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USCIS Helps Get Conviction of Former Immigration Consultant in San Jose

Release Date: August 12, 2013

SAN JOSE, Calif. – Evelyn Sineneng-Smith, 66, was convicted by a federal jury on July 30, 2013 of three counts of encouraging illegal immigration for personal gain, and three counts of mail fraud. A federal grand jury indicted her in July of 2010 after a three-year investigation involving five federal agencies:  U.S. Citizenship and Immigration Services (USCIS), U.S. Immigration and Customs Enforcement’s Homeland Security Investigations (HSI), the U.S. Department of Labor, the Internal Revenue Service’s Criminal Investigation and the U.S. Postal Inspection Service.

Officers with USCIS’ Fraud Detection and National Security (FDNS) reviewed more than a thousand case files of clients of Sineneng-Smith after the case originated in 2006 when people arrested by HIS said that the immigration consultant had told them they were not deportable. During the execution of an HSI search warrant, FDNS officers interviewed Sineneng-Smith, her husband and an employee. As a result, they were able to prove that those working at the firm knew that the aliens didn’t qualify to immigrate, knowledge central to the conviction.

FDNS officers also uncovered clients who later engaged in marriage fraud, setting them up for further investigation. Sineneng-Smith operated an immigration consultancy from 1990 to 2008. During that time, she met with non-immigrants, mostly citizens of the Philippines in the United States on visitors’ visas. She falsely told them that they could legally immigrate by applying for labor certification.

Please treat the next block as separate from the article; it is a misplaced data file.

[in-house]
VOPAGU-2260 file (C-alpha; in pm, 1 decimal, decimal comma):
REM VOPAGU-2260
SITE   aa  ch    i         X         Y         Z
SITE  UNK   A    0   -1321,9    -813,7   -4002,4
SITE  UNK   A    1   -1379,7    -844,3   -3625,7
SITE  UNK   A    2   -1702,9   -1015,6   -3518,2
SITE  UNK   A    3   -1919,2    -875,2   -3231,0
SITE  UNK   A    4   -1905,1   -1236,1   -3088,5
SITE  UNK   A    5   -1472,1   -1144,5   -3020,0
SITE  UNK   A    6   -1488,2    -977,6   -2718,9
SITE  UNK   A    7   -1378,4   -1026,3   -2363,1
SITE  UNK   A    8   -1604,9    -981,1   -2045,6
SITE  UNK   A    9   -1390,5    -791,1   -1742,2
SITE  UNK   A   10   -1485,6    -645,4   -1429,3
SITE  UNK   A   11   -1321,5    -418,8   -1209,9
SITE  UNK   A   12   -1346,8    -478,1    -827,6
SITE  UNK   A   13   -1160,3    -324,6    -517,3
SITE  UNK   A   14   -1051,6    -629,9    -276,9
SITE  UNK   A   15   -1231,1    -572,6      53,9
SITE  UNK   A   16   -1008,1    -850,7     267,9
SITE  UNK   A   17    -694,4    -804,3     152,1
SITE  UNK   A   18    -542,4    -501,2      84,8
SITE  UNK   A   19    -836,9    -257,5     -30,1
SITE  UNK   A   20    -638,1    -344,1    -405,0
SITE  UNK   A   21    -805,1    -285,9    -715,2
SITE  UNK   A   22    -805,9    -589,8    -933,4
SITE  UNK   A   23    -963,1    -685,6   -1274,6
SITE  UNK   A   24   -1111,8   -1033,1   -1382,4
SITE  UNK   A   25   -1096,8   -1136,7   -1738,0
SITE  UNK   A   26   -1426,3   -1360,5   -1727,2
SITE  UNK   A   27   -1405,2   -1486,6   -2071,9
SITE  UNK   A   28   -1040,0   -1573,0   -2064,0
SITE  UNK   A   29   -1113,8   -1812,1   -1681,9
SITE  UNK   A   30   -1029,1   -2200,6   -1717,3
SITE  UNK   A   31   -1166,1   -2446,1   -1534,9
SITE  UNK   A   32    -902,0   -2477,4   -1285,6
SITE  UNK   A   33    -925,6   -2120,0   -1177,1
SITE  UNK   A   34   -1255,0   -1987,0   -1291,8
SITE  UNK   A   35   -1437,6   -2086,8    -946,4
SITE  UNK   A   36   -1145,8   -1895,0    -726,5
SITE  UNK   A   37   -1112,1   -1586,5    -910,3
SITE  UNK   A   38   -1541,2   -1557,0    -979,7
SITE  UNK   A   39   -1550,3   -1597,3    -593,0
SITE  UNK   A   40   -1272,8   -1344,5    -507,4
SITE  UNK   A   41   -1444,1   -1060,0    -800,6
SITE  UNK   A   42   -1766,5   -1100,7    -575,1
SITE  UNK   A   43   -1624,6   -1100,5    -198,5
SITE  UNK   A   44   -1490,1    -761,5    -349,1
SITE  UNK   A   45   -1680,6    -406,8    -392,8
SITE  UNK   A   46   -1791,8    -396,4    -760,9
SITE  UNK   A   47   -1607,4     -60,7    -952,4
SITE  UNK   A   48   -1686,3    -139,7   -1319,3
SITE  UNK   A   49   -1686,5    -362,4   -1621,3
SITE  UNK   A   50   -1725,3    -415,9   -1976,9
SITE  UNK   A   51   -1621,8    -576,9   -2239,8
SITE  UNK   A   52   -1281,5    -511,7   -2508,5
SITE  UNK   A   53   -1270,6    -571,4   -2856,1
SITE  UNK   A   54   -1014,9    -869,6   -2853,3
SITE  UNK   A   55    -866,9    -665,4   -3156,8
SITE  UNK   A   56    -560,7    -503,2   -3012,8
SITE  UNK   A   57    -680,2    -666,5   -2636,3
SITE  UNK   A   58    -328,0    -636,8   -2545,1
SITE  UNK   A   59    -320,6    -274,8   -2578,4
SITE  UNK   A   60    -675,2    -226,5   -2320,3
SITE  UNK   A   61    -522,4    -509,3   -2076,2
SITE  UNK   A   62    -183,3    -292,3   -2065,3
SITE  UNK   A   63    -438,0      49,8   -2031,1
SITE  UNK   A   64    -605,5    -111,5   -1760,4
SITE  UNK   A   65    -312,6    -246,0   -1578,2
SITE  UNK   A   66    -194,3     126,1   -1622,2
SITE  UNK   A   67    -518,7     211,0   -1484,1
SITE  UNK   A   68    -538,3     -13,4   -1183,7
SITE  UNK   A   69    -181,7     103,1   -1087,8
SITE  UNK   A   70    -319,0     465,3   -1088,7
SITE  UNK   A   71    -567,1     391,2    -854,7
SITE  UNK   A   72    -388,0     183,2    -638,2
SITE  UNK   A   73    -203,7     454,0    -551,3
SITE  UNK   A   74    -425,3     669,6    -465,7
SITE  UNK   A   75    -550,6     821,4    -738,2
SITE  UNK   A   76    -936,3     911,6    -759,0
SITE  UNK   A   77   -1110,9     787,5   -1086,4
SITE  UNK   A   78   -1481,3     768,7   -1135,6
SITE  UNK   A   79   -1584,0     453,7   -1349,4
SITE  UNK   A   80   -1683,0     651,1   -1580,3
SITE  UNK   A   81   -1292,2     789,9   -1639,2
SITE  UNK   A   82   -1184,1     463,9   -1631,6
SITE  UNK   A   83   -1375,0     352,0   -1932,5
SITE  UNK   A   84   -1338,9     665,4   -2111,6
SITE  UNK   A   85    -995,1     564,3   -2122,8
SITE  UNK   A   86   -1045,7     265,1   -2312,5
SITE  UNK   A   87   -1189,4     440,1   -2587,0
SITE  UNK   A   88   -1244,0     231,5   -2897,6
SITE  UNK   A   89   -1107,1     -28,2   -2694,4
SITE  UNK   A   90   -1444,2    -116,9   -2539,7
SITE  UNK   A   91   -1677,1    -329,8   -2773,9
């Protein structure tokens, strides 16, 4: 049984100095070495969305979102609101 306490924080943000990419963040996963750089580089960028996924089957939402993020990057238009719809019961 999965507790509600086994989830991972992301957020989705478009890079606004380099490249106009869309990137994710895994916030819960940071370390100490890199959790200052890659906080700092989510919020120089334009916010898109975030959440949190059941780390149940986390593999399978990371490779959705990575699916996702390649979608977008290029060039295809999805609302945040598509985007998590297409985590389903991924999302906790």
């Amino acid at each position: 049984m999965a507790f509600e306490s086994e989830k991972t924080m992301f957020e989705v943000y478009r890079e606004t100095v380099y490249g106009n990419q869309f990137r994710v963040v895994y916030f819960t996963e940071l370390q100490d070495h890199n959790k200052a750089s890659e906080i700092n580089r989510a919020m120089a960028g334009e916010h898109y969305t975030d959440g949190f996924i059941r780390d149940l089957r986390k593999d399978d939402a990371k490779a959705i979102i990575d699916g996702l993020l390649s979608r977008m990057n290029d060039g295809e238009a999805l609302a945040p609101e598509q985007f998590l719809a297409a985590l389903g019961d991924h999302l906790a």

“The unlawful practice of immigration law victimizes members of our community and harms the integrity of our immigration system,” said San Francisco District FDNS Chief Rebecca Galindo.  “USCIS encourages the public to seek legal advice or representation from attorneys or accredited representatives.”

Sineneng-Smith operated an immigration consultancy, but was neither an attorney nor an accredited representative.  USCIS encourages people who need help filing an application for immigration benefits to seek assistance from the right place and from people who are authorized to help.  For ideas on how to find legal services and avoid scams, go to www.uscis.gov/legaladvice.

Sineneng-Smith will be scheduled for sentencing on November 4, after consideration of post-trial motions. Sentencing guidelines provide for a maximum penalty of 10 years in prison and a $250,000 fine for each count of encouraging and inducing illegal immigration for private financial gain, and 20 years in prison and a $250,000 fine for each count of mail fraud, plus restitution.

Last Reviewed/Updated: 12/20/2013